I'm sending this to some of my former coworkers. There are a couple of processes that require data from DB2 to be ported over to SQL Server and they take forever.

todd sharp

I love using OpenQuery for directly querying Excel files. It is definitely a handy function.

Brad Wood

@Adrian: I believe the limit was originally 8 characters. At some point they made the big upgrade to 10! Our AS400 is version 5 Release 4.

Dutch Rapley

Are you using ColdFusion? You can always add a JDBC driver to your ColdFusion installation (even in CF Standard).

The driver can be found in the Java/JTOpen Toolbox -

For AS400 running on the iSeries, I used the jt400Native.jar for the JDBC driver. You can then write sql statements in the form of: SELECT columns FROM library.file

We also wrote some programs with RPGLESQL and registered them as external stored procedures in the iSeries Navigator and used those from ColdFusion too.

And, in the end, it was all for a Flex application.

I'm assusming there's enough interest in this stuff and I'll post an article on it next week.

Brad Wood

@Dutch: I am interested in the JDBC drivers for the AS400. Right now, none of our ColdFusion servers directly access the data from the 400. I am to copy the data for my Flex app over nightly into a MS SQL server database. So, CF will not be involved at all in the copying of the data.


Can you get around the 'no variables input' hurdle by dynamically building your openquery command instead? Build your statement and do this: EXEC sp_executesql @sqlStmt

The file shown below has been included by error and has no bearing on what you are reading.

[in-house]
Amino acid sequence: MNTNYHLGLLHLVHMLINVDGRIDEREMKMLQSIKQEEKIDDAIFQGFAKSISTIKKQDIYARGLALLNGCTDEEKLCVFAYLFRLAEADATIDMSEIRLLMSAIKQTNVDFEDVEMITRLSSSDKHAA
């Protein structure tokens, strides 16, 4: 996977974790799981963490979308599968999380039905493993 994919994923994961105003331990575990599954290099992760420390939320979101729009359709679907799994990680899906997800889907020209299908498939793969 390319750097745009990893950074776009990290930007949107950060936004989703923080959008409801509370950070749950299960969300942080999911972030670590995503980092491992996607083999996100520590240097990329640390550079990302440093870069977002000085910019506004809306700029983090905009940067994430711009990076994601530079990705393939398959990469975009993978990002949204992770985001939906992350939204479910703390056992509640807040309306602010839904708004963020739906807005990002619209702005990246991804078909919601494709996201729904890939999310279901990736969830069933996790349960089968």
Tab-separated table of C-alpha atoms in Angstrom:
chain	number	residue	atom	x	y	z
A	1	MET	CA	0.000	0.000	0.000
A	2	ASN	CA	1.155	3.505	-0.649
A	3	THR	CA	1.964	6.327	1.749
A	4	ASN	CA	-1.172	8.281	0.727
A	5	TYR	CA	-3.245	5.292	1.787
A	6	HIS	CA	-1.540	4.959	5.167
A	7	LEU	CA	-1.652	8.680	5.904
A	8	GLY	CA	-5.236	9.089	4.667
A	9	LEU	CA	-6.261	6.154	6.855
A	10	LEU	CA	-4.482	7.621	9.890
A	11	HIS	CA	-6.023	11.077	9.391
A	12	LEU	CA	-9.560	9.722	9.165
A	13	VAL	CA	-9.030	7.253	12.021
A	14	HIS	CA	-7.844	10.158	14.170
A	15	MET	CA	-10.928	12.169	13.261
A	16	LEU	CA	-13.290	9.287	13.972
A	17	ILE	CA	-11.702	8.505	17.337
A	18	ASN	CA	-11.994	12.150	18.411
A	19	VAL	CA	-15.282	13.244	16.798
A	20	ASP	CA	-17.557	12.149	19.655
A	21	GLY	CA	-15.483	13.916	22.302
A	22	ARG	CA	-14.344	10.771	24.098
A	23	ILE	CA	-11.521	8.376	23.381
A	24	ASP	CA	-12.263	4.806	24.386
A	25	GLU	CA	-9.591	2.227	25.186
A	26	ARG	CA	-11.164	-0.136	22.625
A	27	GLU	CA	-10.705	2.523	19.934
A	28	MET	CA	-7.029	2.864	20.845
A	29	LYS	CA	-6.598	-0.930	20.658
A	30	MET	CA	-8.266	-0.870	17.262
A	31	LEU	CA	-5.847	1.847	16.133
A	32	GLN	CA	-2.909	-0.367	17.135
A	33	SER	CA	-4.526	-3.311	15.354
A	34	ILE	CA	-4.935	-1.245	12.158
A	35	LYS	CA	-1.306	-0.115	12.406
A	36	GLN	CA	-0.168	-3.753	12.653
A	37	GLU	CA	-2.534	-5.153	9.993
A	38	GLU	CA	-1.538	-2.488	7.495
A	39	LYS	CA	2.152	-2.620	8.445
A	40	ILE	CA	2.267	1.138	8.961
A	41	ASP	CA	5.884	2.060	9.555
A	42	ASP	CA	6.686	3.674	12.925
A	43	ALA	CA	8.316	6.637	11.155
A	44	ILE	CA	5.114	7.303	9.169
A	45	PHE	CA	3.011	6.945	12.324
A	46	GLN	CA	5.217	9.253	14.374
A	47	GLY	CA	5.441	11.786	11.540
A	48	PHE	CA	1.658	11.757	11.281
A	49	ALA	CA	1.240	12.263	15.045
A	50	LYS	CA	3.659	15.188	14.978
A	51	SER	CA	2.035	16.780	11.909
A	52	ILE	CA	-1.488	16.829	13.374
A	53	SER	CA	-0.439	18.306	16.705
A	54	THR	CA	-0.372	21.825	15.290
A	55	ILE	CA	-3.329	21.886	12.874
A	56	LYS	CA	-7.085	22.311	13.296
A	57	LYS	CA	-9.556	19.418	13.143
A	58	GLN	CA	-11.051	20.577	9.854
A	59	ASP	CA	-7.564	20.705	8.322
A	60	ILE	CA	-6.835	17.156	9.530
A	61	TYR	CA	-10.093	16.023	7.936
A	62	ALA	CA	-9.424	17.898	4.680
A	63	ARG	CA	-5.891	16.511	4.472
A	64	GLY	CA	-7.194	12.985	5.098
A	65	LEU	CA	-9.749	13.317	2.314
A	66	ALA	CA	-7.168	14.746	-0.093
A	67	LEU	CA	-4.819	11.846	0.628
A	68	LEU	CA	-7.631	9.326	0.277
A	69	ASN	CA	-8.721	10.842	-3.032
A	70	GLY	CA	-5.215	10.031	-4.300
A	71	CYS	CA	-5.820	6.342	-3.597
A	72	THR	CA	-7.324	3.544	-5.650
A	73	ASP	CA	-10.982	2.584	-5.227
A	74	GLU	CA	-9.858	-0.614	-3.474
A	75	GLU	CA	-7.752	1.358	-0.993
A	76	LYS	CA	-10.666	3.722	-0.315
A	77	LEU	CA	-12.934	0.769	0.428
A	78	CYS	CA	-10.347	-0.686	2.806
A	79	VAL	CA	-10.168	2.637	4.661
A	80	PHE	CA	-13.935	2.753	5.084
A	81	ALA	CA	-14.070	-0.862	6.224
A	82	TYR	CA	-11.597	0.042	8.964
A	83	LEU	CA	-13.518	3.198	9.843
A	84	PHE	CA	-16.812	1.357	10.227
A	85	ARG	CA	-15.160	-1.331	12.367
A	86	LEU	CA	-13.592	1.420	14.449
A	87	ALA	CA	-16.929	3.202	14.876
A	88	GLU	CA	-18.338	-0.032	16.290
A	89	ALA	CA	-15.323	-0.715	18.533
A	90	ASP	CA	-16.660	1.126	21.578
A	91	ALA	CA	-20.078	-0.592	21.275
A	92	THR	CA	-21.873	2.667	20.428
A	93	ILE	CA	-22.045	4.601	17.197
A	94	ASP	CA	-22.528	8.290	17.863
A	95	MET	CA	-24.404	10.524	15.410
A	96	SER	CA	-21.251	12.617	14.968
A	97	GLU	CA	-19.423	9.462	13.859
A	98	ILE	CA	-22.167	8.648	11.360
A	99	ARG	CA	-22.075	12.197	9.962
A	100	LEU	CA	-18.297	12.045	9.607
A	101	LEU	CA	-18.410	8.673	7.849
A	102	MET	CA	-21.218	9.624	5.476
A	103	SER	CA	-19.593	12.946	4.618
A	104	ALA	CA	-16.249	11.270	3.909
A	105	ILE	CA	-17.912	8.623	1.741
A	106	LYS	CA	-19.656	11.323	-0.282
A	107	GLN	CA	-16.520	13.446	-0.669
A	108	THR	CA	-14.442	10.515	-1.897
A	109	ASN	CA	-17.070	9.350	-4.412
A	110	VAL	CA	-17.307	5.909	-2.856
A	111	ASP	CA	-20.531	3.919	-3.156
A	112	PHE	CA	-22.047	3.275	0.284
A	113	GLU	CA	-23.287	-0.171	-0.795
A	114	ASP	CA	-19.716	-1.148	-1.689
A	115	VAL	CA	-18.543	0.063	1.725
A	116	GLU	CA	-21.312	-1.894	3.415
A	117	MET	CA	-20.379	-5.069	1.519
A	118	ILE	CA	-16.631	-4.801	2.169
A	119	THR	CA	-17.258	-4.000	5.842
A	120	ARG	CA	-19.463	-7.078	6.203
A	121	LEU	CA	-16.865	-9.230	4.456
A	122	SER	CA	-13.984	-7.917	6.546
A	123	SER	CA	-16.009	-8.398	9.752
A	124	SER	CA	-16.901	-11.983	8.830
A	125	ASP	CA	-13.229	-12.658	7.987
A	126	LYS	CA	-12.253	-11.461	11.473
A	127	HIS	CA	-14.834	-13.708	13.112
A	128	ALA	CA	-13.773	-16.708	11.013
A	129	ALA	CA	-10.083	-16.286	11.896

Dutch Rapley

@Brad I'll work on an article outlining the steps to take to making a connection to AS/400 with a JDBC driver.

We've been able to write queries against library files and also been able to execute stored procedures written in RPGLESQL (which included some heavy business logic we didn't want in our flex app or on the CF side). You're right about the column and file names, they're cryptic.

It all runs blazingly fast too.

Brad Wood

@Mark: I have been meaning to try that. I haven't yet though.

@Dutch: That article sounds great. Let us know when it is finished.

tony petruzzi

openquery rocks!

currently i'm using it to interface with peoplesoft. word of advice, you might want to think about containing your openquery statements in a view. it make it alot easier when you have to inserts or updates.

Rob Brooks-Bilson


I have several posts on my blog about using JTOpen to connect to to db2/400 from ColdFusion that you might find useful. If you need/want help getting the driver setup (it's super simple), let me know.

While the linked server in SQL Server is an option, I prefer not to have to make copies of data when I don't need to.

Rob Brooks-Bilson

Of course, it would be helpful if I gave you the URL to the posts I'm talking about. Doh!

Brad Wood

@Tony: Are you saying I make a view that does "select columns from table" via openquery and then I can update and insert into that view? I wouldn't think that would work, but it sounds like that is what you are saying.

@Rob: I'm with you on not wanting to have extra copies of the data. Unfortunately, my hands are kinda' tied on that since I don't have any control over the AS400 here at work. I think their main concern may be the performance load implications of tying the website directly to 400, but I'm not sure. A lot of it may just be related to the "this is how we've always done it" kind of thing.
Thanks for the link.


If I remember correctly, something like this should work for variables: